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Math Analysis Semester 2 Study

Guide
Roots/ Polynomials:

If f(x) is a polynomial of degree n where n>0, then f has at least one zero in the
complex # system.

Know Rational Root Theorem: (factors of last co-efficient/factors of 1st co-efficient)

Know Polynomial Division:

Ex. fx= x3+11x2+39x+29

Use Rational Root Theorem… to get: ±29, ±1 as factors

-1 1 11 39 29
-1 -10 -29
1 10 29 0

(x2+10x+29)(x+1)

Then use the quadratic formula

Rational Functions and Asymptotes:


Vertical Asymptotes: where denominator = 0 (only after factoring and canceling)

Holes (deleted pts): are what cancels out

Horizontal Asymptotes: the # you approach as |x| ∞ (only look @ the


dominant term then cancel)

Steps: 1.factor numerator + denominator

2. Write restrictions (what makes denominator = 0)

3. Cancel (the holes)

4. Denominator = 0 after canceling are the vertical asymptotes.

Ex. fx= x2+2x2x2-x = xx+2x2x-1 x≠0,12 fx= x+22x-1 hole:x=0 Vertical


Asymptote:x=12

Horixontal Asymptote:y=12

***BE ABLE TO GRAPH BY HAND AND STATE THE DOMAIN***

© 2009 Math Analysis Semester 2: Maya Balakrishnan and Tara Balakrishnan


Slant Asymptotes: only occur when power in numerator is ONE larger than power
in denominator

To Find: use Long Division

fx= x3+x2-2x-2x2+ 3

Y= x+1 +-5X-4x2+3
x2+3 x3+x2-2x-1
x3 3x
x2-5x-1
x2 3
-5x-4

Slant:

Sequences
A sequence is a function whose domain is the set of positive integers
Ex. An=3n-2 sequence is 1,4,7,10…
Factorials review: n! = 1·2·3...n
0!=1
5!3!=5×4=20
Summation notation:
i=1nai=a1+a2…+an
Example:
i=372i-1=5+7+9+11+13=45
Arithmetic Sequences
A1,A2,A3…,An
A2 – A1 =d A3 – A2 =d you get the idea
d is the common difference
1, 4, 7, 10 d=3 an=a1+(n-1)d
Sum of finite arithmetic sequence: Sn= n2(a1+an)=n(a1+an2)
Geometric Sequences:
A2/ A1 = A3/ A2=r
An=a1rn-1
Sum of a Finite Geometric Sequence
Sn=1-rn1-r= a1-arn1-r

Sum of an infinite geometric sequence


S∞=a11-r Where |r|<1

Study Guide of Examples for Sequences and Functions:


Linear:

lim 3x+1 = 3(2)+1 = 7

© 2009 Math Analysis Semester 2: Maya Balakrishnan and Tara Balakrishnan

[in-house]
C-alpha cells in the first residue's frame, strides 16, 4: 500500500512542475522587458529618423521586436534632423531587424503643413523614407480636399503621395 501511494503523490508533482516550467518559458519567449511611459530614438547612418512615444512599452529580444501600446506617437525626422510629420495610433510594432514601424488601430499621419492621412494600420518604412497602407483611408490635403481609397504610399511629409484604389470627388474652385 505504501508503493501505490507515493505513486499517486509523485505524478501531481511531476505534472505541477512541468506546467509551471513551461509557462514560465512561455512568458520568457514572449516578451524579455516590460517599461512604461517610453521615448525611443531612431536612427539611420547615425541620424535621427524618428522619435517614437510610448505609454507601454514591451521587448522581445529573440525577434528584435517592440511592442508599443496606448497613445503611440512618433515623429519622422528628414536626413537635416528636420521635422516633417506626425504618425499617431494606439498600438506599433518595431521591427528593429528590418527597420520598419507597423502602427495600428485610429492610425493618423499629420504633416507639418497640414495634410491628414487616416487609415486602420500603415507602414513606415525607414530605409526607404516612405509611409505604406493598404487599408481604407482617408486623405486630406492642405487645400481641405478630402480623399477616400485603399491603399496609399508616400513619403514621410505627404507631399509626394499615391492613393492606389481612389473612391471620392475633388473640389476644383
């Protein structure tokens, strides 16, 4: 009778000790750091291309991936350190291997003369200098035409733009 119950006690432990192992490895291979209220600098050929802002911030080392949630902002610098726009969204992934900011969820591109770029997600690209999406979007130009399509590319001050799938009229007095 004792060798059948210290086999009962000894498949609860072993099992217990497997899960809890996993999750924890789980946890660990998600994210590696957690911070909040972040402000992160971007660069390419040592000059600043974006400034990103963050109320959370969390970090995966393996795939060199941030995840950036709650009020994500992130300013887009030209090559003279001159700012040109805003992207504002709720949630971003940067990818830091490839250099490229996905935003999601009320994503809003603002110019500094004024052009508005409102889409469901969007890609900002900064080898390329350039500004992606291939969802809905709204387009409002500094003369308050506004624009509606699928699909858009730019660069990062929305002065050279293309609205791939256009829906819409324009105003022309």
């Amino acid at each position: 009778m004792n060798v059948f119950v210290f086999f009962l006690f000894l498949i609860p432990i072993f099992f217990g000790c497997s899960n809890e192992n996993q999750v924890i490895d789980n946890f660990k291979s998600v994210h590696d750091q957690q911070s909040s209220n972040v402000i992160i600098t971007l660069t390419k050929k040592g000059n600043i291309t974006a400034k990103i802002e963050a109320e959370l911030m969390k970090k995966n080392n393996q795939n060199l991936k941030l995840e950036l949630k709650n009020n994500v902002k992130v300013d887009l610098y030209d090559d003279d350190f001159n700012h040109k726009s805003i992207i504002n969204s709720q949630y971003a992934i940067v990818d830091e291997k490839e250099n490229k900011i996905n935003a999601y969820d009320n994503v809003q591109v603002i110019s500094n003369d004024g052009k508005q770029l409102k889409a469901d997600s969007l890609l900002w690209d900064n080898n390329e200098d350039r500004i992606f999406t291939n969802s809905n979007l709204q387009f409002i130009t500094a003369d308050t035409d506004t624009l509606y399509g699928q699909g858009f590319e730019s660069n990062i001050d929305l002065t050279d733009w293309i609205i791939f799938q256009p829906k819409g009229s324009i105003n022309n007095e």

x 2 Proof:
7-ϵ<3x+1<7+ϵ Choose δ = E/3 since all steps are reversible
6-ϵ<3x<6+ϵ
whenever x E <2-δ, 2+δ> and x 2 then 3x+1
2-ϵ3<x<2+ϵ3
E <7-E, 7+E> and the limit is 7
δ=ϵ3

Quadratics:
Lim x2+5 = (2)2 +5 = 9

x2
Proof:

|( x2 +5)-(9)|<E Let ≤1 then |x-2|<1 and |x+2|<5. If we also let |x-2|<E/5 then
| x2 – 4|<E the product:
|x+2| |x-2|<E |x+2| |x-2|<E
let ≤ 1 |x2 – 4|<E
|x-2| <1 |( x2 +5)-(9)|<E
-1<x-2<1 so choose =1 or E/5 whichever is smaller than whenever x E
3<x+2<5 <2-δ, 2+ > and x 2 then x2+5 E <9-E, 9+E> and the limit is 9
|x+2|<5
|x+2| |x-2|<E
|x-2|(5)<E
|x-2|<E/5
δ<E/5
Rationals:
Proof:
Lim (x+4)/(x-2) = (3+4)/(3-2) = 7
Let ≤ ½ then |x-3|<1/2 and |1/(x-2)|<2. If we also let |x-3|
x 3 <E/12 then the product:

|( x+4)/(x-2) – 7|<E |x-3| |1/(x-2)|<E/6


|[x+4-7(x-2)]/(x-2)|<E |-6| |x-3| |1/(x-2)| <E
|(x+4-7x+14)/(x-2)|<E |(18-6x)/(x-2)|<E
|(18-6x)/(x-2)|<E |(x+4-7x+14)/(x-2)|<E
|-6| |x-3| |1/(x-2)| <E |[x+4-7(x-2)]/(x-2)|<E
|x-3| |1/(x-2)|<E/6 |( x+4)/(x-2) – 7|<E
let ≤ ½
|x-3|<1/2 so choose δ=1/2 or E/12 whichever is smaller then whenever
-1/2 < x-3 < 1/2 x E <3- , 3+δ> and x 3 then (x+4)/(x-2) E <7-E, 7+E> and
½ < x-2 < 3/2 the limit is 7
2 > 1/(x-2) > 2/3
|1/(x-2)|<2
|x-3| |1/(x-2)|<E/6
|x-3| (2) <E/6
|x-3|<E/12

X ∞
Lim (x+1)/(x-1) = 1
© 2009 Math Analysis Semester 2: Maya Balakrishnan and Tara Balakrishnan
x ∞
Lim (x+1)/(x-1) = 1
x+∞ ***notice the positive sign
1-E< (x+1)/(x-1) < 1+E
(x-1)(1-E)<x+1
1-xE-1+E<x+1
-2/E + 1<x
true

x+1< (1+E)(x-1)
x+1<x-1+Ex-E
2/E + E/E < E/E –x
2/E +1 <x

Lim (x+1)/(x-1) = 1
x-∞ ***notice the negative sign

1-E< (x+1)/(x-1) < 1+E


(1-E)(x-1)>x+1 ** here x is a negative so you flip the sign**
x-1-Ex+E>x+1
-1-Ex+E>1
-Ex>2-E
x<-2/E +1

x+1>(1+E)(x-1)
x+1>x-1+Ex-E
1>1+Ex-E
2+E>Ex
x<2/E +1
true since x-∞ so x is a negative
Proof:

Choose |x0| = |2/E +1| **choose the value farther from zero if there are 2 different answers** then for all |
x|>|x0| (x+1)/(x-1) E <1-E, 1+E> and the limit is 1.

5.3 Properties of Logs

y = loga x
if
x = ay

remember e is just the natural log, and can be used like any other number

so
loge x = ln x

© 2009 Math Analysis Semester 2: Maya Balakrishnan and Tara Balakrishnan


logb x logx ln x
loga x = = =
change of base logb a loga ln a

loga (uv) = loga u + loga v

u
loga = loga u − loga v
v

loga u n = n loga u

ln(uv) = ln(u) + ln(v)

u
ln( ) = ln(u) − ln(v)
v

lnu n = n lnu

and the log of 1 is 0

***remember to use these rules to solve logarithmic equations

3.1 Exponential Functions

P is the initial investment and r is the interest rate (write % as

A = Pe rt
decimal)

this formula is used for continuous compounding which means that the investment
is compounded an infinite amount of times per year (t). A is the ending amount

For n compoundings per year:

t is the number of years and n is the number of times per year the
r
A = P(1+ ) nt
n
amount P is compounded. R is the rate of interest (write 3% as .03)

Annuities: some payment over a length of time

PV= Present value

© 2009 Math Analysis Semester 2: Maya Balakrishnan and Tara Balakrishnan


© 2009 Math Analysis Semester 2: Maya Balakrishnan and Tara Balakrishnan